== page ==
Approaching menopause, and even into post-menopause, women may experience those stereotypical menopausal symptoms like hot flushes, night sweats and insomnia. According to Dr Christiane Northrup, 85% of women experience hot flushes (in the U.S. they are called “hot flashes”), with approximately 40% considering these hot flushes to be intolerable. Additionally, due to thinning of the vaginal tissue and lack of oestrogen,women may experience dryness (lack of lubrication) in the vagina. Post-menopausal women are also more vulnerable to osteoporosis (thinning bones), which is also caused by oestrogen deficiency.
Perimenopause: the Cosmic Washing Machine!
She finds she has limits. Her energy falters, her mind drifts, her patience snaps. She begins to husband herself, to save herself for what really matters. She has seen enough to guess the trajectory of most events, to hold herself back from repeating old mistakes. She knows now that some energy is wasted. So sometimes she seems parsimonious, unwilling to expend in waste. But other times she is generous. That old coat? Give it away. That pretty pin? Oh, do take it. The half-finished book? No, it’s yours. She does not need to cling to what she has outlasted. Things leave her: she does not need it all.
— Patricia Monaghan
The perimenopause is a key transitional period, not only in the physical and emotional sense, as your body gradually recalibrates its hormonal output, but also in terms of your whole value system that denotes where you stand within the matrix of your life.
Mirroring the autumnal, premenstrual (Waning Moon) phase of your monthly cycle, when your energy wanes as you prepare to shed your uterine lining, the stage in your life cycle as you move towards menopause represents a time of inward focus and ultimately of letting go of what is no longer serving you.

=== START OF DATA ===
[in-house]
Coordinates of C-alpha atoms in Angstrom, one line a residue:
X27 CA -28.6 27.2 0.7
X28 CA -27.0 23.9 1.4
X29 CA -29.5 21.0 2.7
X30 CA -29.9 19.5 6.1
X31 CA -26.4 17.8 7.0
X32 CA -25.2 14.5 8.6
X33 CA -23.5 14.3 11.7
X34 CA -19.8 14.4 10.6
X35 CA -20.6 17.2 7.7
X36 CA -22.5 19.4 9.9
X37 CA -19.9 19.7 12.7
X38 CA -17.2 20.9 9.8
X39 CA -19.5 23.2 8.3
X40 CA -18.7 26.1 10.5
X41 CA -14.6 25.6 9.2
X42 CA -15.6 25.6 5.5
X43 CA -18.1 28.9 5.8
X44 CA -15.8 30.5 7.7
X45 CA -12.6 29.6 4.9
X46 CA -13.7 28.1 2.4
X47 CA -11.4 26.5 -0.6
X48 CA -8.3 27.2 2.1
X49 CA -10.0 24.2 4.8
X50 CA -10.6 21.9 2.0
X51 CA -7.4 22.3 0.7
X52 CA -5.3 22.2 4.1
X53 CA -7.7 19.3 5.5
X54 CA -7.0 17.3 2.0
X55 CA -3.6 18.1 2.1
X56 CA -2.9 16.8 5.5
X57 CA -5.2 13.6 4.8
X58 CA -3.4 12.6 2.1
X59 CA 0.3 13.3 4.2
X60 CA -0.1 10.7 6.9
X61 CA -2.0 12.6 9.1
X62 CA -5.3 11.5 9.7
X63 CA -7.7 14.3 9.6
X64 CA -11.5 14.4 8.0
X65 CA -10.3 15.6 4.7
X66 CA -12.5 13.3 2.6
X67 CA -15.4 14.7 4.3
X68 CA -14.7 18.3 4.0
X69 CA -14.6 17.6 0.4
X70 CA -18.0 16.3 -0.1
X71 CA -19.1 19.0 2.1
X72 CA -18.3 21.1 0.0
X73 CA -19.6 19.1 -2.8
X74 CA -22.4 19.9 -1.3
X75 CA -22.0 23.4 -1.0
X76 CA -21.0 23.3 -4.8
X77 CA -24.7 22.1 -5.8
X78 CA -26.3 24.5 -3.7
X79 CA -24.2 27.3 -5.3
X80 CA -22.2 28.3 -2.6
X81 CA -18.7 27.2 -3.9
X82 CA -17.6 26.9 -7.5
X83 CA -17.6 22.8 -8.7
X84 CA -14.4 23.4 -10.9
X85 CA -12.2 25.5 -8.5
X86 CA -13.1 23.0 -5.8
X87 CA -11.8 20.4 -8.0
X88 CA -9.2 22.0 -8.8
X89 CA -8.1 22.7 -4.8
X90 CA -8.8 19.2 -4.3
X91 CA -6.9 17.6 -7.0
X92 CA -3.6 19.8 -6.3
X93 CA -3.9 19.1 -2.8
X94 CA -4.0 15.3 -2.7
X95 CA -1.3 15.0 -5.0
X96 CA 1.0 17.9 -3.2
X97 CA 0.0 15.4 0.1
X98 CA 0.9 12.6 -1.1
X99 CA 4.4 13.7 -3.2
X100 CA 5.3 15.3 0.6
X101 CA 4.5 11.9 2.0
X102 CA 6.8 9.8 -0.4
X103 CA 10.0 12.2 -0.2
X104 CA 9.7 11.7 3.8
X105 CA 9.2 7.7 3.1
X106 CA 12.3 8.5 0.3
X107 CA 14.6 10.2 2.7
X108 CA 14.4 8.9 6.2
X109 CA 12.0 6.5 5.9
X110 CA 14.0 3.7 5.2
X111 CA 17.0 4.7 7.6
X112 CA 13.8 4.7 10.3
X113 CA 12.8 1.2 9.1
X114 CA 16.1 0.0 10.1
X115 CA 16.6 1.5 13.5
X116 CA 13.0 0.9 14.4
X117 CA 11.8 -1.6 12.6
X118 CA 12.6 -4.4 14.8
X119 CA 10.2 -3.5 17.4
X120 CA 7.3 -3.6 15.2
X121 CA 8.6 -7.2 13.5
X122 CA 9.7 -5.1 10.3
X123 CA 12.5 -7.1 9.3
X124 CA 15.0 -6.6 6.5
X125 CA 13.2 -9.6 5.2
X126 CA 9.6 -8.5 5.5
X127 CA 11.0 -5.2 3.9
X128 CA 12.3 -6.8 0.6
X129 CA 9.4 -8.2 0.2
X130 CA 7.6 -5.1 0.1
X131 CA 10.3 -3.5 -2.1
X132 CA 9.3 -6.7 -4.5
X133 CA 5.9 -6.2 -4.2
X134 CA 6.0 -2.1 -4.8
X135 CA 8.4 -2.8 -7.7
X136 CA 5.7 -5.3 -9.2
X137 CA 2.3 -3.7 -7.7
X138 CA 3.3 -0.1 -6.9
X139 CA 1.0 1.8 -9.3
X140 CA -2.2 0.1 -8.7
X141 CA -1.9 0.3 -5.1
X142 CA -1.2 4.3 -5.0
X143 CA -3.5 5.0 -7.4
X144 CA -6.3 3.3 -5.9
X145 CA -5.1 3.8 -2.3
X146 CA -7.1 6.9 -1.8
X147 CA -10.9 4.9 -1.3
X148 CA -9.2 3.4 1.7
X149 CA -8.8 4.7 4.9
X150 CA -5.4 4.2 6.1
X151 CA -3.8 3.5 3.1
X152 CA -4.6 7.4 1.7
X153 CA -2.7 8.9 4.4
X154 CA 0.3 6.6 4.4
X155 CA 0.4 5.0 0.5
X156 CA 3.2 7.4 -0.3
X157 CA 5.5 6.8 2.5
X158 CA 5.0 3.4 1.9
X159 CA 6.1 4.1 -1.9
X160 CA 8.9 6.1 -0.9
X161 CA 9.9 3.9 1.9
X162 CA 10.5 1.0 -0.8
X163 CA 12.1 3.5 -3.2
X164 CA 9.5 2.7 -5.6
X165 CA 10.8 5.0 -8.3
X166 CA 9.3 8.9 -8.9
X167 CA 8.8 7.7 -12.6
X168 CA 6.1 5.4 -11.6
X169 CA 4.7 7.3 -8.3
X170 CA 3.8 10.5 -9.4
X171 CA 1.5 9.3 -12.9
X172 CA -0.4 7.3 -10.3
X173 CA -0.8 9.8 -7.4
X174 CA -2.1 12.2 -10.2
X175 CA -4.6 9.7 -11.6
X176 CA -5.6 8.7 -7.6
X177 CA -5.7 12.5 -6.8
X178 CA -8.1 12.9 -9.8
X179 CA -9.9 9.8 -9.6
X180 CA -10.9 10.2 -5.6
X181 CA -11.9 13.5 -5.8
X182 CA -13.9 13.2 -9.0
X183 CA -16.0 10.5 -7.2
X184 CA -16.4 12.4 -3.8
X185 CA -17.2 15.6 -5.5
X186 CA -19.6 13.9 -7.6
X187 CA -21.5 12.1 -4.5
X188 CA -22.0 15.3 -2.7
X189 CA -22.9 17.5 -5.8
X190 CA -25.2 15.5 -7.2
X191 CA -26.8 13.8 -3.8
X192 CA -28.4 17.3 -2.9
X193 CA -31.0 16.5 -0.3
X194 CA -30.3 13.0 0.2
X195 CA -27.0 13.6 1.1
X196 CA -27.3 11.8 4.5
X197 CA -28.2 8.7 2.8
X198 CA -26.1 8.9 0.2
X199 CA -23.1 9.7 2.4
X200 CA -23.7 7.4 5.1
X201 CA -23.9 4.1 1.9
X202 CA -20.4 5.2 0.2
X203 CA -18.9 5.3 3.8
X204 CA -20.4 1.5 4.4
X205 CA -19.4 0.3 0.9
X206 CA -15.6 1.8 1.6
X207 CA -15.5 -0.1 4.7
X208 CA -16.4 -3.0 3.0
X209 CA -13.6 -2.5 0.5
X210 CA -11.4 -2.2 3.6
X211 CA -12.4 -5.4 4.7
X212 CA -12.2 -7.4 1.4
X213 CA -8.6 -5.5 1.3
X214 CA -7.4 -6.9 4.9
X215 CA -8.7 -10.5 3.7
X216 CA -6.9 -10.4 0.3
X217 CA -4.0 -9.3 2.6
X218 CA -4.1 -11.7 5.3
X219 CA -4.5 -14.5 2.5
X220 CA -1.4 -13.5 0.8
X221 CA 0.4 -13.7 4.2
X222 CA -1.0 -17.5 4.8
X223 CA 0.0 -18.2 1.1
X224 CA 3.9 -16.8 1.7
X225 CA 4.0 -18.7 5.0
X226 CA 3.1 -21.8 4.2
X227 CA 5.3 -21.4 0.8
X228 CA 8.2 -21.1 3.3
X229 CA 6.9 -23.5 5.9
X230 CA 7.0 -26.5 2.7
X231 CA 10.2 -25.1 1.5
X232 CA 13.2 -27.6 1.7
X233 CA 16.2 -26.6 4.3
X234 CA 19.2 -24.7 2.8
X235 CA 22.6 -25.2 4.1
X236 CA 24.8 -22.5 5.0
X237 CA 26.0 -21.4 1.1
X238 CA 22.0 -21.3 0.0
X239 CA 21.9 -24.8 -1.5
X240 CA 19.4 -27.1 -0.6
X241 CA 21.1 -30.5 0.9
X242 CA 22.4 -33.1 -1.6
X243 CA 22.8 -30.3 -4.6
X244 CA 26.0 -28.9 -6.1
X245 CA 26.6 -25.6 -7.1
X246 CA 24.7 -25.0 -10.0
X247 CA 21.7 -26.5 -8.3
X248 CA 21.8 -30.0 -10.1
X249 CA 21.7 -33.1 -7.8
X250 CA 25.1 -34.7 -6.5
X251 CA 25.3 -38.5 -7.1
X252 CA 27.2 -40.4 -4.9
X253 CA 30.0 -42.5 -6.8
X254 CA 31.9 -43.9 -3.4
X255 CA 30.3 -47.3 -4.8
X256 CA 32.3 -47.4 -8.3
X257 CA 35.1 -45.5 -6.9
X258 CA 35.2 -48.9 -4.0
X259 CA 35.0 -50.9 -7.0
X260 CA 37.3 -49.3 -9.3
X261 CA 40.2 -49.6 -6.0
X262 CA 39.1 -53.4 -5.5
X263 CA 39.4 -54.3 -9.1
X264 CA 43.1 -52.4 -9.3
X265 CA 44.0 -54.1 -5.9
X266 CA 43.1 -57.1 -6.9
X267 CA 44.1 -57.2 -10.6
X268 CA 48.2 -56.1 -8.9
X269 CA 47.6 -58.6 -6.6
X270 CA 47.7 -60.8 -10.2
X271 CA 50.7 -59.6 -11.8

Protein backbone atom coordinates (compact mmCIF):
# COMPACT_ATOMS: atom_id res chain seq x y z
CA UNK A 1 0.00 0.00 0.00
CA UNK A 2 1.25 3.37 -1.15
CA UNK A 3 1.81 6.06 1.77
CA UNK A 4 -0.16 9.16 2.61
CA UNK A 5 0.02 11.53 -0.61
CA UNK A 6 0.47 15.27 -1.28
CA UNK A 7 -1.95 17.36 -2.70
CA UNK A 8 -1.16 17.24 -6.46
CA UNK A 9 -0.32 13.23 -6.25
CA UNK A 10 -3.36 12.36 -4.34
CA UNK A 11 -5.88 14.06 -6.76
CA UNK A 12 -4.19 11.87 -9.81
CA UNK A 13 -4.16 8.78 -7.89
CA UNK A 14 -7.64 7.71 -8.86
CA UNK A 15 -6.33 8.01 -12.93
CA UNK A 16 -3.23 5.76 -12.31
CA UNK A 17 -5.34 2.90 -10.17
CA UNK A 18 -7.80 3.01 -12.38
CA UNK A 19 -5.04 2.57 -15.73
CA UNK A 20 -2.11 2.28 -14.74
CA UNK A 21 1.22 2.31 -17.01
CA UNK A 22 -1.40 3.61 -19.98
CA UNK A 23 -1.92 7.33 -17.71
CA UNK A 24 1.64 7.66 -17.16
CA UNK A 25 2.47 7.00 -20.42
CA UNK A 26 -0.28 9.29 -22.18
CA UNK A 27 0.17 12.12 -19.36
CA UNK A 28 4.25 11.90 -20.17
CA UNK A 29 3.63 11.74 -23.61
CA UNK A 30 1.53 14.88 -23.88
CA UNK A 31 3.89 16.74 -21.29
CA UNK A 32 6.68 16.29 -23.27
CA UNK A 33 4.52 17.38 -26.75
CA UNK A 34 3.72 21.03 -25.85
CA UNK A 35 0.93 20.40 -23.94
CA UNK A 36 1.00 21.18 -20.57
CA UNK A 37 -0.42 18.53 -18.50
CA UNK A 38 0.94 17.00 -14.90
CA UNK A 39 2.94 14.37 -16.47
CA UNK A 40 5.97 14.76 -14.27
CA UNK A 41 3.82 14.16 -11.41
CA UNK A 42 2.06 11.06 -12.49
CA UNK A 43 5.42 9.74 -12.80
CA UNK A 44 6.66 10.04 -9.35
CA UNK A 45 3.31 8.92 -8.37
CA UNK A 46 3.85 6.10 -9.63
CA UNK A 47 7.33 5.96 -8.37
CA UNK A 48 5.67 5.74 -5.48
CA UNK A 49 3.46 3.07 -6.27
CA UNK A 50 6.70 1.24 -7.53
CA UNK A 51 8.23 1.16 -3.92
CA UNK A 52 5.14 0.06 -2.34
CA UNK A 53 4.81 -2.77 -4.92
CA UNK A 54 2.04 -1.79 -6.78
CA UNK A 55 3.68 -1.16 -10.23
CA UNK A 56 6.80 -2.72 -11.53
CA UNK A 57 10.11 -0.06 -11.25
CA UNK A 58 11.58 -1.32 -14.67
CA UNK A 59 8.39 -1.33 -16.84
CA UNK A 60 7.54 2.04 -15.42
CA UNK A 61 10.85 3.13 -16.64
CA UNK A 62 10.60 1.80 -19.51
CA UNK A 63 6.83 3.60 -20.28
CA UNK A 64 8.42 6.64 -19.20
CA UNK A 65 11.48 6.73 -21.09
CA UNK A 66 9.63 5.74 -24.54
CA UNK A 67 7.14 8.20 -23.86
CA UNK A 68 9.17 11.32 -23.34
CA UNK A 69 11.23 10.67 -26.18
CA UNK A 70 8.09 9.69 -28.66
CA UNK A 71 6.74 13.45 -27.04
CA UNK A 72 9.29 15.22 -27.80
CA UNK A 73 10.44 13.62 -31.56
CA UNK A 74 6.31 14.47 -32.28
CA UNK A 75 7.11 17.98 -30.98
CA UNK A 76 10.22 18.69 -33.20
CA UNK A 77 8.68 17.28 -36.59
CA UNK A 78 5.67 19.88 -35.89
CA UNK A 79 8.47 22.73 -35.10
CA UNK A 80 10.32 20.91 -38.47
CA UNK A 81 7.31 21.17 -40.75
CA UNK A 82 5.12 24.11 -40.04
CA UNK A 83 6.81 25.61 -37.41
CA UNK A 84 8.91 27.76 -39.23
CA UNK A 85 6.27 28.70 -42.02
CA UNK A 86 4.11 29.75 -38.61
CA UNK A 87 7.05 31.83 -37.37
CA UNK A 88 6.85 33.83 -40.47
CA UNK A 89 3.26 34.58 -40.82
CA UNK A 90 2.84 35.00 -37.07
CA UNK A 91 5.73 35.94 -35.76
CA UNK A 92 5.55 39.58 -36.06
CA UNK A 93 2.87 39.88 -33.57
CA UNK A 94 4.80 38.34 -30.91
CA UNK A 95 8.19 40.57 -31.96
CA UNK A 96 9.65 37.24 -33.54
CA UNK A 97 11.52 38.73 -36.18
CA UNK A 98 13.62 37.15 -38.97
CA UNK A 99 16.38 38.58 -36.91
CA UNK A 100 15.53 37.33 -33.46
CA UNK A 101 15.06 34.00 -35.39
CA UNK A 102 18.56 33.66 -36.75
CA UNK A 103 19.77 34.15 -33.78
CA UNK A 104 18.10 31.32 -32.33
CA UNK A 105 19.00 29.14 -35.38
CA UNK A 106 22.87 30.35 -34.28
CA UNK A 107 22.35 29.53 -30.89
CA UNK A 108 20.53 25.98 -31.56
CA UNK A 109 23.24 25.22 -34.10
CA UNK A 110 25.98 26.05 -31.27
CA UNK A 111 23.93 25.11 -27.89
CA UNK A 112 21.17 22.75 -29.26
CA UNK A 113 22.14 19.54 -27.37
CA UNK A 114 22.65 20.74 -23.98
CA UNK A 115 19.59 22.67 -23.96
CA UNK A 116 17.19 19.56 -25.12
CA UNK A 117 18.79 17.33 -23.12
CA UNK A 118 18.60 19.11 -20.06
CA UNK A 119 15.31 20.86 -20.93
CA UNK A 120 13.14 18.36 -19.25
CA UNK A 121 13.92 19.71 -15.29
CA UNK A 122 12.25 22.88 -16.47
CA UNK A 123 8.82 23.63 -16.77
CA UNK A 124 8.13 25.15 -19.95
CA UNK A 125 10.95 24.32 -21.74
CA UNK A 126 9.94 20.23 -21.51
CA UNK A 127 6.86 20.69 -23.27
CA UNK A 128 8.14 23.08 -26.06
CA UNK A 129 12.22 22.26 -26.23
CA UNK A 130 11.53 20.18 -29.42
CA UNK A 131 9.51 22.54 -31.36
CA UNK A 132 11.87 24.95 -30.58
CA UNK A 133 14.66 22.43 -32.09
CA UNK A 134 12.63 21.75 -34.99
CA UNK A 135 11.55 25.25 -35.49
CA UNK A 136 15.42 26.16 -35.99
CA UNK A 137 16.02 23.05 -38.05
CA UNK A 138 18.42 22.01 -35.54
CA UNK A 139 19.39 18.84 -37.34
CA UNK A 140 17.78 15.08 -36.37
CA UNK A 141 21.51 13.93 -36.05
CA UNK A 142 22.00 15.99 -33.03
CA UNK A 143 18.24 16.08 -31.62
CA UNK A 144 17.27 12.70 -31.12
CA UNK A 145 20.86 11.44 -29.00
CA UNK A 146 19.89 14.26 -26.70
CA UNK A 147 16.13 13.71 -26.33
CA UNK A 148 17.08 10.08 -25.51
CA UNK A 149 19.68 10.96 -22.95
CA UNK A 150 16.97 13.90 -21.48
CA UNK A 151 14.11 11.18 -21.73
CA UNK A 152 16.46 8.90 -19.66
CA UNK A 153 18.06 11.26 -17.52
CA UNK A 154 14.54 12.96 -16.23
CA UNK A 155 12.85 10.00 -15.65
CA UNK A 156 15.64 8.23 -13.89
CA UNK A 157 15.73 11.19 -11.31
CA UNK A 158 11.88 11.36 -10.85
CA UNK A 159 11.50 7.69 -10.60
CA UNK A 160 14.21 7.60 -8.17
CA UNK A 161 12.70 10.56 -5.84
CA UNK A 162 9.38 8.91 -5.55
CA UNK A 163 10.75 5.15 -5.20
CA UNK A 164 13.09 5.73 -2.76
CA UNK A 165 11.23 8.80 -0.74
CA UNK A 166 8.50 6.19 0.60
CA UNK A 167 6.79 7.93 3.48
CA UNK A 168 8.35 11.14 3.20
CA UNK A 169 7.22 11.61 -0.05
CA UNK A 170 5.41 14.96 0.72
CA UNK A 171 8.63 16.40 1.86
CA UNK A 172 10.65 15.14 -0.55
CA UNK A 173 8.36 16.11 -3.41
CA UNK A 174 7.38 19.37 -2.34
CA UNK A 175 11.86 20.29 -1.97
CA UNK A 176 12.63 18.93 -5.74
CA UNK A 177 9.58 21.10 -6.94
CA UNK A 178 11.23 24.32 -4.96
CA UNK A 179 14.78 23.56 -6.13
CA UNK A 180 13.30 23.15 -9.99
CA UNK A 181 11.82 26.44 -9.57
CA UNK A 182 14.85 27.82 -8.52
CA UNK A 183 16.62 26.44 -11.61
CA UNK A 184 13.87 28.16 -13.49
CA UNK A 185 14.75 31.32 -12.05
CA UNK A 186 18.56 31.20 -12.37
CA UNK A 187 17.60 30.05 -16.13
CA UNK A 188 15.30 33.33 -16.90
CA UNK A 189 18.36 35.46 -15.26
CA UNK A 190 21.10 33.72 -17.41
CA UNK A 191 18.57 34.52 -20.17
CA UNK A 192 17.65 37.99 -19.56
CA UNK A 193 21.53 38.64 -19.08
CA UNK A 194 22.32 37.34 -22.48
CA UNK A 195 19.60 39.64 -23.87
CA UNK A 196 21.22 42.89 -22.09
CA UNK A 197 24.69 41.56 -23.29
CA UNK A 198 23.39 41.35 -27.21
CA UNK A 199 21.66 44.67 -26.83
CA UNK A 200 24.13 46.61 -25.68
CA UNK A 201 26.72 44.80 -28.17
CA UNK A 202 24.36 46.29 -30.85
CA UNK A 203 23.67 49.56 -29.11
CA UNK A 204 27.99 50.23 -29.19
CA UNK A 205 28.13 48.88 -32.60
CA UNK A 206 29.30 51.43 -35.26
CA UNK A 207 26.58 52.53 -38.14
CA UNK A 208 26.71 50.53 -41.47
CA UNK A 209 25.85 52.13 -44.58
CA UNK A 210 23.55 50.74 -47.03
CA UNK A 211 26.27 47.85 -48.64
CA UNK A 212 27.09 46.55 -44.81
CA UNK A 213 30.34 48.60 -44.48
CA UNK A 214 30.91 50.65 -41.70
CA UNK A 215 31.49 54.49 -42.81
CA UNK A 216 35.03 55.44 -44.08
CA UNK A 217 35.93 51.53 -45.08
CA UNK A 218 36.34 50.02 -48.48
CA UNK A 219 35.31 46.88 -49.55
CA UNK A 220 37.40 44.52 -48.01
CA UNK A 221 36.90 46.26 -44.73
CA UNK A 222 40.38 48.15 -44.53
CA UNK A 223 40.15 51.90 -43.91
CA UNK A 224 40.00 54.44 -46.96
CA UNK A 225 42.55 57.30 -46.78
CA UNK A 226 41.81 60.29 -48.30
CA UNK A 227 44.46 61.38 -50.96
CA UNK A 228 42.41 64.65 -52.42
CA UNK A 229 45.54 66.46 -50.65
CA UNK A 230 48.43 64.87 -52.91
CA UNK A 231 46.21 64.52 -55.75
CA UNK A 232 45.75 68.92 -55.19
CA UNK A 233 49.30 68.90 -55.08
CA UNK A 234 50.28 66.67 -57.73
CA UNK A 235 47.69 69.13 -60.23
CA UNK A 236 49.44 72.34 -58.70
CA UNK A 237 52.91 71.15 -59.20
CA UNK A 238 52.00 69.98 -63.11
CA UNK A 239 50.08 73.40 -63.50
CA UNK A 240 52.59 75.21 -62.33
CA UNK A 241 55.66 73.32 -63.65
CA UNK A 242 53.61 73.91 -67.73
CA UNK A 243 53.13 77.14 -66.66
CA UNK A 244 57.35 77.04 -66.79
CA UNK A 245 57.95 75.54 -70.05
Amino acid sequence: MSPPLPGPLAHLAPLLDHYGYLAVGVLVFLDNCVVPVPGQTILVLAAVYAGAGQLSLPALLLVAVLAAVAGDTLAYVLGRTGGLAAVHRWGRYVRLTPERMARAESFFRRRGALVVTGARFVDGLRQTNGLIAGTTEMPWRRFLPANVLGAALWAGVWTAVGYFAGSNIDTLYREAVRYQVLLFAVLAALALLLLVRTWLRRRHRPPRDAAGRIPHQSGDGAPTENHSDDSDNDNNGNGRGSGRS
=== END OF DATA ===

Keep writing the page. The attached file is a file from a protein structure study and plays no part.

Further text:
Elizabeth Davis and Carol Leonard, in The Women’s Wheel of Life, offer a template of 13 feminine archetypes to help women understand and embrace their various life phases. Within this mandala, the Priestess is an archetype that represents an aspect of the perimenopause, and they write: “Ultimately the Priestess finds she must shed her skin in order to truly wield power—a process that can be disorientating, and not a little painful if subject to outside scrutiny and criticism.”
Davis and Leonard suggest a pivotal archetype that links the Priestess and the various other archetypes throughout a woman’s life-cycle is that of the Transformer. This archetype can be understood as any transition phase within your life cycle. The Transformer is a kind of ‘cosmic washing machine’ that you must churn through before embarking upon the next life stage. I suggest that we can view the chaos a woman can encounter in the perimenopausal phase as an example of this Transformer archetype in action. When you realise you have hit uncharted territory within your life-trajectory, and you feel more than a little lost and disoriented by the unknown that is permenopause, it is helpful to gain the perspective that out of this chaos comes the precious opportunity for a re-birth of your self, a self that can then carry you stronger, more self aware, more compassionate, into your ‘wise woman’ years.